Solar panels on water canals could generate 13GW of power for California

It's the first solar power project of its kind in the US.
Ameya Paleja
Artist rendering of solar panels on 110-footwide Main CanalTurlock Irrigation Department

The little known Turlock Irrigation District (TID) in California has taken a bold and ambitious step to put solar panels on its open water canals, the first such project in the U.S. Encouraged by a $20 million grant from the state, TID has announced Project Nexus that will trial the concept on two canal segments, to begin with. 

The project is the on-ground realization of a study conducted by researchers at the University of California Merced and University of California Santa Cruz. Published last year, the study used simulations to calculate that California's open canal system could save 63 billion gallons of water every year if it put a lid on top of its canals.

Estimated benefits 

The researchers had suggested putting solar panels would help the canals become a hub of renewable energy as they could potentially produce 13 gigawatts of electricity. This is about a sixth of the energy that the state of California generates, TID said in its press release. 

The solar panels could be installed on top of the canals using suspension cables and the cooling effect of the water running below would also maintain the efficiency of the panels that are known to drop output on very hot days.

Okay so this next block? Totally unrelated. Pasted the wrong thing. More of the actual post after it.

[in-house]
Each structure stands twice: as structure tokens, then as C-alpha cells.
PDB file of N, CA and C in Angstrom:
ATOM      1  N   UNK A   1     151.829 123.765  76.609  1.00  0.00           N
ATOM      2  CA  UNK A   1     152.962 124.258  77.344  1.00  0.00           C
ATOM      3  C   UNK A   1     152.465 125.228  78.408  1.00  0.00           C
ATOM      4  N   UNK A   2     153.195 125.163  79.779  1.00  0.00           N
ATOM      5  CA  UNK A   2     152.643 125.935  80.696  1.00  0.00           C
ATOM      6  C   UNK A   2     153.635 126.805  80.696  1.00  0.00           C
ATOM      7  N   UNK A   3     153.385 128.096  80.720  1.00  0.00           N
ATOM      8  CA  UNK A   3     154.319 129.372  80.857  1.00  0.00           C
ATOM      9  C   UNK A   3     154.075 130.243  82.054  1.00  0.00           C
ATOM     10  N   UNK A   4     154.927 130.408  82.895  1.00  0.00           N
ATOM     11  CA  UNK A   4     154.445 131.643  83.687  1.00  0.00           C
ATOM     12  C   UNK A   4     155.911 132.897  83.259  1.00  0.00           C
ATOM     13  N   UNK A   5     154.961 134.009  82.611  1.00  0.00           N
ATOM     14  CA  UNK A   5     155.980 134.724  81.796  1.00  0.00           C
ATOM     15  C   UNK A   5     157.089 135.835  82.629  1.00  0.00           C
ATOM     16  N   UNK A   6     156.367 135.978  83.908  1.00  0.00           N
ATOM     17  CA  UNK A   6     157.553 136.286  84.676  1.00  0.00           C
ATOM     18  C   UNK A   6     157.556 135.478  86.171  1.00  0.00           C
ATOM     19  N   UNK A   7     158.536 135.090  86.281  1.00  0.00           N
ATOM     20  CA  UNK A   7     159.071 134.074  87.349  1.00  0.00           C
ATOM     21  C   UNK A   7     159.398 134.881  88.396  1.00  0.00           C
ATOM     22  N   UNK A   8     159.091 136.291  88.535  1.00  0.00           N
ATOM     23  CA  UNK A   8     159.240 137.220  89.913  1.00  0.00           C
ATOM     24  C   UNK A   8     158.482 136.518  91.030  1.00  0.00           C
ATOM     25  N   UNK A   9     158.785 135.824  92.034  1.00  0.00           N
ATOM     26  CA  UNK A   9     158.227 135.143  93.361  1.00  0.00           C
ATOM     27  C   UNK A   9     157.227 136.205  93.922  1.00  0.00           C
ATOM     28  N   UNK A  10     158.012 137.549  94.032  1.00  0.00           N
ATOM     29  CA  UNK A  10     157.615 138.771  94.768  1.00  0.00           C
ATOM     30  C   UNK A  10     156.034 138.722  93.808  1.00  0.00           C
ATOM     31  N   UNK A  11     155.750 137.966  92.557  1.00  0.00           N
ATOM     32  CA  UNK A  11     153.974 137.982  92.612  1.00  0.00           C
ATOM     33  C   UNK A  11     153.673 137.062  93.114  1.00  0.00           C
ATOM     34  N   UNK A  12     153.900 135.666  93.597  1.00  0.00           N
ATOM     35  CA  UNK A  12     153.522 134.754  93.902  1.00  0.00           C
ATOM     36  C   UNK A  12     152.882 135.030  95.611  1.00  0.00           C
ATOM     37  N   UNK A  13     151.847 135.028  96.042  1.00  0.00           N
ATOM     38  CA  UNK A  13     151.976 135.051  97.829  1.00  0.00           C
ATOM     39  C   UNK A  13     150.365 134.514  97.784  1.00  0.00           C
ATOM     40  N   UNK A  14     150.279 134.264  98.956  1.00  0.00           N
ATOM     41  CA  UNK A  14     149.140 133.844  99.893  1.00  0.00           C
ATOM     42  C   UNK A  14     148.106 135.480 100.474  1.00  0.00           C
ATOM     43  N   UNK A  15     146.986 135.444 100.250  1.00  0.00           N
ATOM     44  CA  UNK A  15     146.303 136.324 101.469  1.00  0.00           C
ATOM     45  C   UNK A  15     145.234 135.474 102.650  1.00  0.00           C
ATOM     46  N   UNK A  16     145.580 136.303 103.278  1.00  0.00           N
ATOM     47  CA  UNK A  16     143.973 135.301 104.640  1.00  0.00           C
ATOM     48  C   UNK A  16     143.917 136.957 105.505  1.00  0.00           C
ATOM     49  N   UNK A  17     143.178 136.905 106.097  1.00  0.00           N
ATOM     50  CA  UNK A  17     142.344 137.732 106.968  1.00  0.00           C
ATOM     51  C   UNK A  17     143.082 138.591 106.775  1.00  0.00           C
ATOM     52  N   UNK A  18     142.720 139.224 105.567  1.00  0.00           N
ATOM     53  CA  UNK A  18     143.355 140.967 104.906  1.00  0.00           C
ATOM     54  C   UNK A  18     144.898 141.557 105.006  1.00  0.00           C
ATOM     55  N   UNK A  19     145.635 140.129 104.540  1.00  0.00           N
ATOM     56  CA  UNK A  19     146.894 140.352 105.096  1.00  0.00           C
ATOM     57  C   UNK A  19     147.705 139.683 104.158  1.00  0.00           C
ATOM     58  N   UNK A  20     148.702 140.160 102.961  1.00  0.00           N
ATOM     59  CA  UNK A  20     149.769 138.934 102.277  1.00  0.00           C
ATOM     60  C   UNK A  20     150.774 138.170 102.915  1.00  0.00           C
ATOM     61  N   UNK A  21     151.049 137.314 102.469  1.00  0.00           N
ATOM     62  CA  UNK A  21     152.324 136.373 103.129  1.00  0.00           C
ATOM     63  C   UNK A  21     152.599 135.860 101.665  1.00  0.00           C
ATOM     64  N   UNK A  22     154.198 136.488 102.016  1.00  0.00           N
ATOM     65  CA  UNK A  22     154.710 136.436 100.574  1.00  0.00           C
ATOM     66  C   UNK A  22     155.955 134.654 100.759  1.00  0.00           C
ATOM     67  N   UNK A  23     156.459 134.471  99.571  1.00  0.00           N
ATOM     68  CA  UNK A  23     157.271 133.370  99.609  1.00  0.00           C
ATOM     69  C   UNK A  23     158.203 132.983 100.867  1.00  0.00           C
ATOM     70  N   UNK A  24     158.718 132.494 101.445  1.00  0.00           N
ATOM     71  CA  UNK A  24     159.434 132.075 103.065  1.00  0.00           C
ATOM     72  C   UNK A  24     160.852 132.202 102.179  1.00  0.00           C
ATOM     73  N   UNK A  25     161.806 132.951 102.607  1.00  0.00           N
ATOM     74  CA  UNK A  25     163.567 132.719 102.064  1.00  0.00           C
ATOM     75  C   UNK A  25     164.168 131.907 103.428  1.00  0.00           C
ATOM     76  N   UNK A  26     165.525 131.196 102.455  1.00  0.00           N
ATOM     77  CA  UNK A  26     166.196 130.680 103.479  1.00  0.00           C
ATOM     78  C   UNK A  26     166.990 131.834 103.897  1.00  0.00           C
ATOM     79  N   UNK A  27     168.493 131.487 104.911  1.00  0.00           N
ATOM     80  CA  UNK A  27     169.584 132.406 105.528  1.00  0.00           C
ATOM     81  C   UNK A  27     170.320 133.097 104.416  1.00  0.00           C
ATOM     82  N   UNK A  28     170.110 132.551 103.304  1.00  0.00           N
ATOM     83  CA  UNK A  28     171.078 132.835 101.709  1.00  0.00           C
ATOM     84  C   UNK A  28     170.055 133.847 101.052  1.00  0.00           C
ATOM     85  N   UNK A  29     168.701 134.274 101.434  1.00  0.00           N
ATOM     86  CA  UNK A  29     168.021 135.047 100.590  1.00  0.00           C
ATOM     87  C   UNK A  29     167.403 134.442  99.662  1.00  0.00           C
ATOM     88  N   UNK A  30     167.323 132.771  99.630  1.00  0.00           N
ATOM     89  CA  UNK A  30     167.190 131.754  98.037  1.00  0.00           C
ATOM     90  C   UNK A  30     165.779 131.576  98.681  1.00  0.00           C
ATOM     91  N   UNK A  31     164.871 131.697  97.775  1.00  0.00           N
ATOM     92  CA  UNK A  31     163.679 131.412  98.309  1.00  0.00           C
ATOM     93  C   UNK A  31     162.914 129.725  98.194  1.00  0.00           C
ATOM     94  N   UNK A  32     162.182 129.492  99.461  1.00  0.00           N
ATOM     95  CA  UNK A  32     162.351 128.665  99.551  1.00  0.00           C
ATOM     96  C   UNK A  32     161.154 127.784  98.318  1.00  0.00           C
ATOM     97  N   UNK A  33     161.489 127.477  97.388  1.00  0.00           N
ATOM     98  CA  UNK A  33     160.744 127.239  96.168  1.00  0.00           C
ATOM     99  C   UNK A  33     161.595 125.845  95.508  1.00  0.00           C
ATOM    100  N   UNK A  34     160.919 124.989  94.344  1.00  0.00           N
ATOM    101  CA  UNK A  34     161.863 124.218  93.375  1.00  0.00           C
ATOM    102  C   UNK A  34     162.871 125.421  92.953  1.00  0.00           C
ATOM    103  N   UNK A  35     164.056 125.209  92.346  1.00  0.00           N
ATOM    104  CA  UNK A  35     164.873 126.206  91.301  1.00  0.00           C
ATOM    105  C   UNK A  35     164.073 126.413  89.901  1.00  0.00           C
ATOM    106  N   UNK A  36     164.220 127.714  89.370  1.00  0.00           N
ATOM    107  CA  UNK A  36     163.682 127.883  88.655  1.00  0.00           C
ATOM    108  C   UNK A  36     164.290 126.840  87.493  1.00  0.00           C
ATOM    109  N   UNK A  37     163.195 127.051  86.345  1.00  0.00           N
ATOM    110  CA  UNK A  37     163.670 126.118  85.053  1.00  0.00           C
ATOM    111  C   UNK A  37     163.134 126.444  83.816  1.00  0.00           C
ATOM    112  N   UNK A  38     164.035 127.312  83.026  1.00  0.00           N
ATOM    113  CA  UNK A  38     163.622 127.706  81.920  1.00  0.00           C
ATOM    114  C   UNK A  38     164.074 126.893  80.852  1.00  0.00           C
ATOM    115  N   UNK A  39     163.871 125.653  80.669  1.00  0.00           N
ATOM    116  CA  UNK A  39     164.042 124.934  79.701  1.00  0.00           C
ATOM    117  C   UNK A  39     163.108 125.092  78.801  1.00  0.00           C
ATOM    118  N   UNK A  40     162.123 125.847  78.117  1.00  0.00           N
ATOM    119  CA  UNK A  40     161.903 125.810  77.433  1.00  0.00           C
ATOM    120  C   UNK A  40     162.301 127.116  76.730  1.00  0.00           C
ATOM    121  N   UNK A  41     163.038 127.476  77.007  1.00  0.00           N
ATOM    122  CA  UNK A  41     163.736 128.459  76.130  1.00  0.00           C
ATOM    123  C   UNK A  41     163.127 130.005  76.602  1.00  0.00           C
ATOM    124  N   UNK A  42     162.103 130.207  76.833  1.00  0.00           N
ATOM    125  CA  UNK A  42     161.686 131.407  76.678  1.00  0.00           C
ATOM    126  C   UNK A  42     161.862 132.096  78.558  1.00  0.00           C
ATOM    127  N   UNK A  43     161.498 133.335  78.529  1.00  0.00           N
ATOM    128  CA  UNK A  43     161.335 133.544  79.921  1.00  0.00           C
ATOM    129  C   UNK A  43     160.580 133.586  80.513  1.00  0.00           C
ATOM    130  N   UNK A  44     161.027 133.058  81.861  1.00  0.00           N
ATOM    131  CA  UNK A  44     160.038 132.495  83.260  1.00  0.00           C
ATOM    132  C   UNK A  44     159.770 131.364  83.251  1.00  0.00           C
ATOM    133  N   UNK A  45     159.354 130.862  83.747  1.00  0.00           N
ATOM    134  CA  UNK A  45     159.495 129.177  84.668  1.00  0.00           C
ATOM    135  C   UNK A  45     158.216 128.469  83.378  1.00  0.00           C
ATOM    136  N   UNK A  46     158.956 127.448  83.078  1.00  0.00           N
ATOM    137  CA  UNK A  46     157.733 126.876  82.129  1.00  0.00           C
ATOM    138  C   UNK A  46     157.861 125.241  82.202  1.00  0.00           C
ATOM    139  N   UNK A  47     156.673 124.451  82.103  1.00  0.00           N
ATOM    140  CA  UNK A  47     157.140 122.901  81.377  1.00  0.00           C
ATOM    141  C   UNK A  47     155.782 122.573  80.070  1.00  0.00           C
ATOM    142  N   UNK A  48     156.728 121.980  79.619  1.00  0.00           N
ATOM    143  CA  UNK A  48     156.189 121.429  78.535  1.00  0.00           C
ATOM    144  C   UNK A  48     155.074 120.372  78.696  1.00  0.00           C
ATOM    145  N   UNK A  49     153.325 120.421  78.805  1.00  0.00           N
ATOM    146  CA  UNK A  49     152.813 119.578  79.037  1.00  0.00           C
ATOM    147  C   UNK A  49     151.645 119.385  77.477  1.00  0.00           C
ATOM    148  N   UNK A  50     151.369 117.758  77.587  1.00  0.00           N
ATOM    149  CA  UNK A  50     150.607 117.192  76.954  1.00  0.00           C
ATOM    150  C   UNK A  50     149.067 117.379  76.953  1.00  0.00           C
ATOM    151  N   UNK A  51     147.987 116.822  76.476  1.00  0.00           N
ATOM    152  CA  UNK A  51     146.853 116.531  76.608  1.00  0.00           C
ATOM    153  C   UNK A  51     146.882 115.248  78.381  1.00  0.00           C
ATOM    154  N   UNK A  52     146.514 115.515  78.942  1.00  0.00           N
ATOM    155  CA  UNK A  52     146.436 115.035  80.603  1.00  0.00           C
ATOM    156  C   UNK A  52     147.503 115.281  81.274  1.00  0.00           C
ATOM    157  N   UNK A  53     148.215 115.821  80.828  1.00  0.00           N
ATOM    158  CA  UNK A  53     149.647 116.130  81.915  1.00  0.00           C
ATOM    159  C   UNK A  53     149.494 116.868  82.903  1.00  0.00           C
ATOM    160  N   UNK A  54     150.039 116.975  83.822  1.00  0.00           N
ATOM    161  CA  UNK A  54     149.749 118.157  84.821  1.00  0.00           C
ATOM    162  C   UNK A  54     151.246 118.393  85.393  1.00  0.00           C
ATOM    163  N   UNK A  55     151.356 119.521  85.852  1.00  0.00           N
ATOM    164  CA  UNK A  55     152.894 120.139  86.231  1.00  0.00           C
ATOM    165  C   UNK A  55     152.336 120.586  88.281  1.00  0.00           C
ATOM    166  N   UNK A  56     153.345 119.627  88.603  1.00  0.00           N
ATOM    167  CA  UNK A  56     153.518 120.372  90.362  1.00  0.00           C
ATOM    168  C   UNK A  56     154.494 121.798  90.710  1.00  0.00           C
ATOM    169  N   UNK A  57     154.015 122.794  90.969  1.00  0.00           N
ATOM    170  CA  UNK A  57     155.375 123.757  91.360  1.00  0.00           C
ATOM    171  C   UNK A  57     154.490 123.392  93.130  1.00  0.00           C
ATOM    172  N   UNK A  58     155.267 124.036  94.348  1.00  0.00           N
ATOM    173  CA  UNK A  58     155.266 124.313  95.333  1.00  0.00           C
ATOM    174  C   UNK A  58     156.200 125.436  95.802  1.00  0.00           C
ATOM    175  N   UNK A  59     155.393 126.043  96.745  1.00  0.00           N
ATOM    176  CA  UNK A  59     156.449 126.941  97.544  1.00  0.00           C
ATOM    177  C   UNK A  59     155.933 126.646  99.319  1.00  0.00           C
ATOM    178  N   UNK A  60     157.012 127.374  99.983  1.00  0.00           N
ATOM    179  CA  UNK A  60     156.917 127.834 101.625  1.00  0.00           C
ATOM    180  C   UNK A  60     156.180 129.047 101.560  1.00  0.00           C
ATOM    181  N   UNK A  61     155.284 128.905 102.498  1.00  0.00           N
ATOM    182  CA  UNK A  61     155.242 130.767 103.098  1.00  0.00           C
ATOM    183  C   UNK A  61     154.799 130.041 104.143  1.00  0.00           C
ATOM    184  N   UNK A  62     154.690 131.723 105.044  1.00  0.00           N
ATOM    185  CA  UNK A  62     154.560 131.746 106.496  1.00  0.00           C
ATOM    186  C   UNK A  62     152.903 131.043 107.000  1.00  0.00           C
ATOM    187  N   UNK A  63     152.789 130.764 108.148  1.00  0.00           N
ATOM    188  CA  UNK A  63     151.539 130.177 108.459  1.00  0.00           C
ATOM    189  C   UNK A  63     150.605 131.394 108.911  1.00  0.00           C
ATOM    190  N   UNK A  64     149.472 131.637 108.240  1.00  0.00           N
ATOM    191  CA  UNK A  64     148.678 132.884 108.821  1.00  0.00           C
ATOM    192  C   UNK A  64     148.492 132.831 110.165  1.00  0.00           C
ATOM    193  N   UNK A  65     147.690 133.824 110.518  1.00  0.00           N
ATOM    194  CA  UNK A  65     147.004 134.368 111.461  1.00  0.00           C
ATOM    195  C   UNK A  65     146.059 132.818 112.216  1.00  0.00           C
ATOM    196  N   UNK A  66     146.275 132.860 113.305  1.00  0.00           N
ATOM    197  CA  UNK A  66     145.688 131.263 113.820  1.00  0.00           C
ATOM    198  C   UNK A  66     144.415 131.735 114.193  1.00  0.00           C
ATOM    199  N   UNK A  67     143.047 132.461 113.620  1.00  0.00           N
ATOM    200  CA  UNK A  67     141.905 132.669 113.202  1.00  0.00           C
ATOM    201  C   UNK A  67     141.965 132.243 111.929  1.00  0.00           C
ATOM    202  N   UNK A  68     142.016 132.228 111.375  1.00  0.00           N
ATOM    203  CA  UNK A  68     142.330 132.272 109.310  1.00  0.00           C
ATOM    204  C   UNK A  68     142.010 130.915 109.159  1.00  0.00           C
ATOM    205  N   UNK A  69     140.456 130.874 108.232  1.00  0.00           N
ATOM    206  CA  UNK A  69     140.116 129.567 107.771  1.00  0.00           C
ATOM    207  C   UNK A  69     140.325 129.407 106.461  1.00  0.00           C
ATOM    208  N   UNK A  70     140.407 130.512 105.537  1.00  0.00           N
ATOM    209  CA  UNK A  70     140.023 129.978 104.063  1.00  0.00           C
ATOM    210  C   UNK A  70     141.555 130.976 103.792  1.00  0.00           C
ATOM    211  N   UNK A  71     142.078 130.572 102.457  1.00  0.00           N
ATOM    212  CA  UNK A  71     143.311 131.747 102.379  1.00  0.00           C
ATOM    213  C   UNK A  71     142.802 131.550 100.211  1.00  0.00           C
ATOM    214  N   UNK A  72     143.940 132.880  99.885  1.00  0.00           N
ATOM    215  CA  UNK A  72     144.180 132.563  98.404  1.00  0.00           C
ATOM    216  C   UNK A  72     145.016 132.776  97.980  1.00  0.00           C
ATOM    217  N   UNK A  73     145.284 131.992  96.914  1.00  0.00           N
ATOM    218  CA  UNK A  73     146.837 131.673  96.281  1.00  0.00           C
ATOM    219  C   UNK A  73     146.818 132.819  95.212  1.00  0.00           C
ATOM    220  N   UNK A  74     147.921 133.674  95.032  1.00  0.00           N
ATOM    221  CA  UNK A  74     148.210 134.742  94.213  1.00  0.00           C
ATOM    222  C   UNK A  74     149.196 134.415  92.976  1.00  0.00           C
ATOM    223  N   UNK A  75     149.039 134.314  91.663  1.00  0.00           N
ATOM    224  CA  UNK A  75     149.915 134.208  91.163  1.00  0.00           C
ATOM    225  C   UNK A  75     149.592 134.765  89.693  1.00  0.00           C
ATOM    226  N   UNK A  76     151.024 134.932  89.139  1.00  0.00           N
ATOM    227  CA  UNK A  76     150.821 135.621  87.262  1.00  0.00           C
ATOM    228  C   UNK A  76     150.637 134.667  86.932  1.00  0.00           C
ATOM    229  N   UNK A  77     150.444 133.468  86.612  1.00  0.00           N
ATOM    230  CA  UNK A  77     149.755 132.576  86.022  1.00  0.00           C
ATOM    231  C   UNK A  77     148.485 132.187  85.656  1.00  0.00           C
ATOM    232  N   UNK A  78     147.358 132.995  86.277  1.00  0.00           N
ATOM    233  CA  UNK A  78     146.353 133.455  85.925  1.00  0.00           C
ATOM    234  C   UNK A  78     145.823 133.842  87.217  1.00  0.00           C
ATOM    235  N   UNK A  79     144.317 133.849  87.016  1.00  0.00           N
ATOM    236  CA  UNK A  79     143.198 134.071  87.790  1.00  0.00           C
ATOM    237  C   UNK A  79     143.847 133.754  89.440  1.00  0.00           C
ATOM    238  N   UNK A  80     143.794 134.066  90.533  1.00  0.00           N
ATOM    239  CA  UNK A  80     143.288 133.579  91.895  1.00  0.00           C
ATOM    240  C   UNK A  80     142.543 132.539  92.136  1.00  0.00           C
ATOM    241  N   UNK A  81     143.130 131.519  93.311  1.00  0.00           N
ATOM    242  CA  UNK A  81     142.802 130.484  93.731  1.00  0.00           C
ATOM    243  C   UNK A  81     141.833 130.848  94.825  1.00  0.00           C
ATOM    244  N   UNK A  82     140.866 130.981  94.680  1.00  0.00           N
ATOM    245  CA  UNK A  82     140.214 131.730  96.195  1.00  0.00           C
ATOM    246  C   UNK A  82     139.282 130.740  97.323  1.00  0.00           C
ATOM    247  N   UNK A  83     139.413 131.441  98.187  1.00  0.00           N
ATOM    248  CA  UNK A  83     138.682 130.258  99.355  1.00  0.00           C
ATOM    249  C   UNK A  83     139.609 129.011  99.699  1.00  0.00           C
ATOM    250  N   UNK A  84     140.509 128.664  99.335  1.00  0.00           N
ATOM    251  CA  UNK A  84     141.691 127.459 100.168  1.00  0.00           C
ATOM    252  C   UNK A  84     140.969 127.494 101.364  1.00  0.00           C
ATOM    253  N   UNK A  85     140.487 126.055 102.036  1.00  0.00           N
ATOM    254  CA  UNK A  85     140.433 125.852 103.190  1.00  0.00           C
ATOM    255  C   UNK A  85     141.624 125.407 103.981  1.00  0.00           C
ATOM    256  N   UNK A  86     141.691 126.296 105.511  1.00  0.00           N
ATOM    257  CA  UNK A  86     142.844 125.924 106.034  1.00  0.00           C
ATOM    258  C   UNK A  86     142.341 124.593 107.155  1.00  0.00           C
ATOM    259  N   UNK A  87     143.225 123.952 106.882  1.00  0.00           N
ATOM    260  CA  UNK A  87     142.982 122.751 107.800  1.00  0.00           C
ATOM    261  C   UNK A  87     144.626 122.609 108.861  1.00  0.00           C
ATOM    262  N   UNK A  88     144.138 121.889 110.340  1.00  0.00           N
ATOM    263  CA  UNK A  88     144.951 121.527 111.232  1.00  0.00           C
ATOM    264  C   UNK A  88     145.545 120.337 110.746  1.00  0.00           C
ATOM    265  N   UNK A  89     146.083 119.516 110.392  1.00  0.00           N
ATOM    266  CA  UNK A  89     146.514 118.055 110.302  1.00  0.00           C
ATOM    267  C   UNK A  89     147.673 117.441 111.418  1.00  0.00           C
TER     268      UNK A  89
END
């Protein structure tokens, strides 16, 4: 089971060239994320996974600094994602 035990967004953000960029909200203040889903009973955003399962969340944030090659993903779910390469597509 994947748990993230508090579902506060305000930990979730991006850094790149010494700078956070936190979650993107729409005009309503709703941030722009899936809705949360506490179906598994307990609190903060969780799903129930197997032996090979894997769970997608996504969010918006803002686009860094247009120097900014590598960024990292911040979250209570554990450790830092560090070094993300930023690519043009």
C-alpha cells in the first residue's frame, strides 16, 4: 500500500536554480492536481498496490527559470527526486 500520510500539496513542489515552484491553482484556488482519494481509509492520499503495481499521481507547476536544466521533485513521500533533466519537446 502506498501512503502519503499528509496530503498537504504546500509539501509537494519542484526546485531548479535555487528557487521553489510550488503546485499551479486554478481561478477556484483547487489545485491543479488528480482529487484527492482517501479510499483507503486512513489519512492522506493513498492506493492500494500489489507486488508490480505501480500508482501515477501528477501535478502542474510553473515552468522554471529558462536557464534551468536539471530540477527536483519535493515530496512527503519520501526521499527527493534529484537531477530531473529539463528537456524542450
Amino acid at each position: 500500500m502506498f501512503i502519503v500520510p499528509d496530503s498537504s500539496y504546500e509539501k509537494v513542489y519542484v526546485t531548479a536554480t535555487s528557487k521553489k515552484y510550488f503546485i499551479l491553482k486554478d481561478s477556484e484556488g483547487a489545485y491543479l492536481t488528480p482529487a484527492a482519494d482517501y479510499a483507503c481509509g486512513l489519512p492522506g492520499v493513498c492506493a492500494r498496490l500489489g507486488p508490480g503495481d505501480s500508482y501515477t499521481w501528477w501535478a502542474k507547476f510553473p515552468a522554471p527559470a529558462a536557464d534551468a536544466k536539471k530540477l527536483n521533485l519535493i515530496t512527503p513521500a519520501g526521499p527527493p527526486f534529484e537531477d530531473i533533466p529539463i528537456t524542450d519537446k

The 63 billion gallons of water saved could be used to irrigate 50,000 acres of farmland or supply drinking water to as many as two million people. Although this might look like a small drop against the nine million acres that are used as farmlands in the state, given the severe drought it has faced in the recent past, this would still be welcome.

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Journey of a thousand miles

To test out the hypothesis, TID has been given a small purse of $20 million for a proof-of-concept. It has brought onboard the researchers from the University of California, the Department of Water Resources to oversee the administration of the project, and SolarAquaGrid, a private firm as developers for Project Nexus.

The project will be trialed at two canal segments, one on the Main Canal and one along Ceres Main Canal, a local media outlet confirmed. Energy storage facilities are also planned to determine their utility in supporting the local grid when power generation is suboptimal.

The project is expected to be complete by 2024 after which the decision to expand it further in the state will be determined. TID Board President Michael Frantz said, "In our 135-year history, we’ve always pursued innovative projects that benefit TID water and power customers. As the first public irrigation district in California, we aren’t afraid to chart a new path with pilot projects that have the potential to meet our water and energy sustainability goals." 

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